Data from the LI-8100 Automated Soil CO2 Flux System were analyzed with LICOR File Viewer software, and further analyzed in Microsoft Excel. To calibrate the instrument to the background level of atmospheric CO2 concentration (388.6 ppmv), data from the CO2 monitoring station on the King Seong Station (South Korea) were used to offset the data recorded by the LI-8100 Automated Soil CO2 Flux System.  This makes no difference on the flux calculations, but is done only to accurately represent the CO2 concentration in the chamber at any given point in the observation trial. The first three minutes of the 30-minute readings were not used in the analysis to allow for the chamber concentration to stabilize once the chamber was sealed.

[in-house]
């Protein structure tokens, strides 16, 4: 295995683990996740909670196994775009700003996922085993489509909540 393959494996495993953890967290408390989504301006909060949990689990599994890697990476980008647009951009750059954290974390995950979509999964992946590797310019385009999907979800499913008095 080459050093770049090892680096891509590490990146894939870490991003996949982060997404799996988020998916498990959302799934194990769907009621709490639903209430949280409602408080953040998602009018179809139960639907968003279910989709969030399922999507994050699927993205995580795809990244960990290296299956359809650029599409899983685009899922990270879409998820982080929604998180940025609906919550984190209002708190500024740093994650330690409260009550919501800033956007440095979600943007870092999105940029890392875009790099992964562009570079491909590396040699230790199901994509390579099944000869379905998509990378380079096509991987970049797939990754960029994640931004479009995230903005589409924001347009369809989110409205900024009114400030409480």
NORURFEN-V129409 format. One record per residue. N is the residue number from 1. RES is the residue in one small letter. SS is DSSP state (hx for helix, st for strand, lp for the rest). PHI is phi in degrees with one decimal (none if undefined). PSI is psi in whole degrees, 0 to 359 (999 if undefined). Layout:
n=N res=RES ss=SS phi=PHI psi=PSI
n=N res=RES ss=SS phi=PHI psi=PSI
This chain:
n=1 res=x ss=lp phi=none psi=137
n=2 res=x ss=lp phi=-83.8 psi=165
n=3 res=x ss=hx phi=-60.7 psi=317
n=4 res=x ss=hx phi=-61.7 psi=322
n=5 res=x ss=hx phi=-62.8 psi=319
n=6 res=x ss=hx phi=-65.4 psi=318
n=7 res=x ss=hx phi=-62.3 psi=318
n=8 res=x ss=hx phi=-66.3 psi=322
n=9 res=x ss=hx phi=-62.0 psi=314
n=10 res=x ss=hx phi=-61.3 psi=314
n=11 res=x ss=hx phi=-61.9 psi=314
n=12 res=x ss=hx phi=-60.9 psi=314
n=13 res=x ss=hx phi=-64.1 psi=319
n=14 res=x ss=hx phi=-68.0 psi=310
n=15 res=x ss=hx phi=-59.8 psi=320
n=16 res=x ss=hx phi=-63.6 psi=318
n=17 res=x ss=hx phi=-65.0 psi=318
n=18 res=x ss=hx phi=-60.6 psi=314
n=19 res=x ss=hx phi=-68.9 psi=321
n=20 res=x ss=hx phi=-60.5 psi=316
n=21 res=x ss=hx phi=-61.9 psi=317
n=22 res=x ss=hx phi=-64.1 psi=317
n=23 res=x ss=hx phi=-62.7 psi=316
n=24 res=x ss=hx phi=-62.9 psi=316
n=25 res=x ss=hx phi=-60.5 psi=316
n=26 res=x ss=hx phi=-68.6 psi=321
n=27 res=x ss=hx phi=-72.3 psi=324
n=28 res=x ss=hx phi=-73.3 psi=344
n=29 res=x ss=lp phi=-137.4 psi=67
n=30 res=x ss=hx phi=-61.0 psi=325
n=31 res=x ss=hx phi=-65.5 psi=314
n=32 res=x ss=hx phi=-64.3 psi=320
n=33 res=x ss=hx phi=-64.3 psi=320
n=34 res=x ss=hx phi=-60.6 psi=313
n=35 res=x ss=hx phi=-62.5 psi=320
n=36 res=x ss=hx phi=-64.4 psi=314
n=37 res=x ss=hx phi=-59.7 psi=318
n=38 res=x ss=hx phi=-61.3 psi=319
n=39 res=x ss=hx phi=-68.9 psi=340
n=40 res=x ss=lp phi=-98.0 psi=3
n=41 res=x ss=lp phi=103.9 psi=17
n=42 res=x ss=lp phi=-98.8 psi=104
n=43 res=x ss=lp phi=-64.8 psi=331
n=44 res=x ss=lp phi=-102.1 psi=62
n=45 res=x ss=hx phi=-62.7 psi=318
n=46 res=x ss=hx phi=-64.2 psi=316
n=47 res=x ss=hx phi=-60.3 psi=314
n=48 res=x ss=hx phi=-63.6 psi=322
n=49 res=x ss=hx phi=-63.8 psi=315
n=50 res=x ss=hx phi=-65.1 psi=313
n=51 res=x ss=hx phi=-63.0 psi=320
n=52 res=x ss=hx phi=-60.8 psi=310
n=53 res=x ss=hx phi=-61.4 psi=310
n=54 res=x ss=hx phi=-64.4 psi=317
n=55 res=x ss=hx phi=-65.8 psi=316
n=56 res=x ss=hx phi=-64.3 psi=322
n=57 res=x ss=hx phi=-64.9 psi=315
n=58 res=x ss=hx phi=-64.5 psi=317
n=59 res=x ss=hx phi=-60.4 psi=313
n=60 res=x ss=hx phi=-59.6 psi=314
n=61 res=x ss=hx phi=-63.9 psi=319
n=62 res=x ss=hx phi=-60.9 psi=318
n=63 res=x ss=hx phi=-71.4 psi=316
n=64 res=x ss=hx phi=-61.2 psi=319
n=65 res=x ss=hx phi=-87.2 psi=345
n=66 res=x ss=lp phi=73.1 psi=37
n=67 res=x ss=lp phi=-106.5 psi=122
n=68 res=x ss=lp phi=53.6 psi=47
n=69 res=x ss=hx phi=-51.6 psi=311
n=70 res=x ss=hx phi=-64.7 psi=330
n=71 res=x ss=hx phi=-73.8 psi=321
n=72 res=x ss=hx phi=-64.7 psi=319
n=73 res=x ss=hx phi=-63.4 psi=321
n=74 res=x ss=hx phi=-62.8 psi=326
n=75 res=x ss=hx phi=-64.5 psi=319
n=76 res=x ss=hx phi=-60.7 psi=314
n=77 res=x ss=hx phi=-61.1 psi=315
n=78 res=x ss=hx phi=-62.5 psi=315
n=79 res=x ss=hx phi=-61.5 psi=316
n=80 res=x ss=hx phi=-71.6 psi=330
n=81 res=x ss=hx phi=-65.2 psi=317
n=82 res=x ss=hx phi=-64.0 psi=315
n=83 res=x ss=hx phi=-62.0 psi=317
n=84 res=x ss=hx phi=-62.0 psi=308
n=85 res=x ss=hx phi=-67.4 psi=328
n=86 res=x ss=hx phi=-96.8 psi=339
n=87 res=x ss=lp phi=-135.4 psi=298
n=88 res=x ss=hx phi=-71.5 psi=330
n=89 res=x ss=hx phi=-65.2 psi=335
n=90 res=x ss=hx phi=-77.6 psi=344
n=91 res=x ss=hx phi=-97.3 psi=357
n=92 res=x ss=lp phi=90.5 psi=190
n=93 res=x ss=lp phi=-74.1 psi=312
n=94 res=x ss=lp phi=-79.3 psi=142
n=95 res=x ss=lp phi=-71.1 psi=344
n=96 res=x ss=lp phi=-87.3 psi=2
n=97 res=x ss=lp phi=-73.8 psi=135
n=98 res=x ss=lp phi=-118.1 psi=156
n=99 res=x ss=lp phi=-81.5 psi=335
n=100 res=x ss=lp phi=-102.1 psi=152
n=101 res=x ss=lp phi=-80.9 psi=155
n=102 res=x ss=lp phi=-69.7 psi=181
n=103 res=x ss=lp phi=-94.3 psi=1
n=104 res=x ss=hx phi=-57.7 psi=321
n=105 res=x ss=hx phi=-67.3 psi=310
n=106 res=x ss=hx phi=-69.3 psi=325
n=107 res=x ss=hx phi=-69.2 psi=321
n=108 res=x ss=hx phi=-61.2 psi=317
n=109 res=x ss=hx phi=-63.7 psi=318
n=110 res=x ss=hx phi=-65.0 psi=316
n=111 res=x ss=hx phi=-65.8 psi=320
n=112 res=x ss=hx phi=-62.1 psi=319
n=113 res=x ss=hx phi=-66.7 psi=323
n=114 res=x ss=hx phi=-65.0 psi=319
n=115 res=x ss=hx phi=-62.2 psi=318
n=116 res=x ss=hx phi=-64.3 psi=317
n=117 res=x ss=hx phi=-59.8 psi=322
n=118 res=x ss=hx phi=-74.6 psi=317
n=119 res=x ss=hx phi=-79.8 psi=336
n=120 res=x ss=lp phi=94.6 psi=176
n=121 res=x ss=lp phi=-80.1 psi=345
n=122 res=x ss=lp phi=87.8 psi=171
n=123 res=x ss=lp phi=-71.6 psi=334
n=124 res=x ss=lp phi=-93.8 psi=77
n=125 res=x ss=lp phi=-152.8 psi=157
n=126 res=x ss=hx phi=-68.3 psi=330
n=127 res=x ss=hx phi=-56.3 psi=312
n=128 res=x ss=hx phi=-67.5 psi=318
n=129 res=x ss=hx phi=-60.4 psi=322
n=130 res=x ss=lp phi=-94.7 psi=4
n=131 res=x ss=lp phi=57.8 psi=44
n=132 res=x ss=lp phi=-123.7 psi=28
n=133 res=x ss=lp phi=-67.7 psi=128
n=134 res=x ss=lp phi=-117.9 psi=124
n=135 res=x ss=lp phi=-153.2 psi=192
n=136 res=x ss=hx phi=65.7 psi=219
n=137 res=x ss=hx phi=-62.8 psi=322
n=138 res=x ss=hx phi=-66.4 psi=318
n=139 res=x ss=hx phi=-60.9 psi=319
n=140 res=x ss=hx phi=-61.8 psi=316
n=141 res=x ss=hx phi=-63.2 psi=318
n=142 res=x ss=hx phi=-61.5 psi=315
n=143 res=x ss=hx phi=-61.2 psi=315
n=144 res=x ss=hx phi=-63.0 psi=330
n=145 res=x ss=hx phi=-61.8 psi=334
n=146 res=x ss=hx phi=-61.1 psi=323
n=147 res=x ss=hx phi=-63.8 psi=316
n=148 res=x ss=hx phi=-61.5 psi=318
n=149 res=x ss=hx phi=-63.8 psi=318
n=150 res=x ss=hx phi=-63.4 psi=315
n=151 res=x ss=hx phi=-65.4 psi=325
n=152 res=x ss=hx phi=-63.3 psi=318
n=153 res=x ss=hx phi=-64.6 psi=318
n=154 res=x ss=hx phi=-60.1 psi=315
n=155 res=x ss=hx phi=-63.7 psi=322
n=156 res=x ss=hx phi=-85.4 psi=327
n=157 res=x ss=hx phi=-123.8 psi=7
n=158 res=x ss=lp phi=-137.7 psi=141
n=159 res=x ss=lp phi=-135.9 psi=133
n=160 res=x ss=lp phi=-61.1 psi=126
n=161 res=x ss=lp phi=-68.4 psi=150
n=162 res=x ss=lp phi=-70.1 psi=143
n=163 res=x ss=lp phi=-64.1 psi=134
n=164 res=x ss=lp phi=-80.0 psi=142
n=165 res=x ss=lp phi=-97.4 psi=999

Site 1, Spot 1, CO2 concentration in the chamber increased by 0.47 ppmv min-1, corresponding to a CO2 flux of 0.09 mmol m-2 sec-1.

Site 1, Spot 2, CO2 concentration in the chamber increased by 0.68 ppmv min-1, corresponding to a soil respiration CO2 flux of 0.15 mmol m-2 sec-1.


Large amounts of organic carbon in a glacial moraine outcrop and the downstream outwash were found at the front edge of Collins Glacier, King George Island. The organic carbon was deposited in the past as layers of moss, interlaced with shells and soil. This suggests that the area was once at sea level when shells were deposited. There were multiple periods of moss development and sedimentation.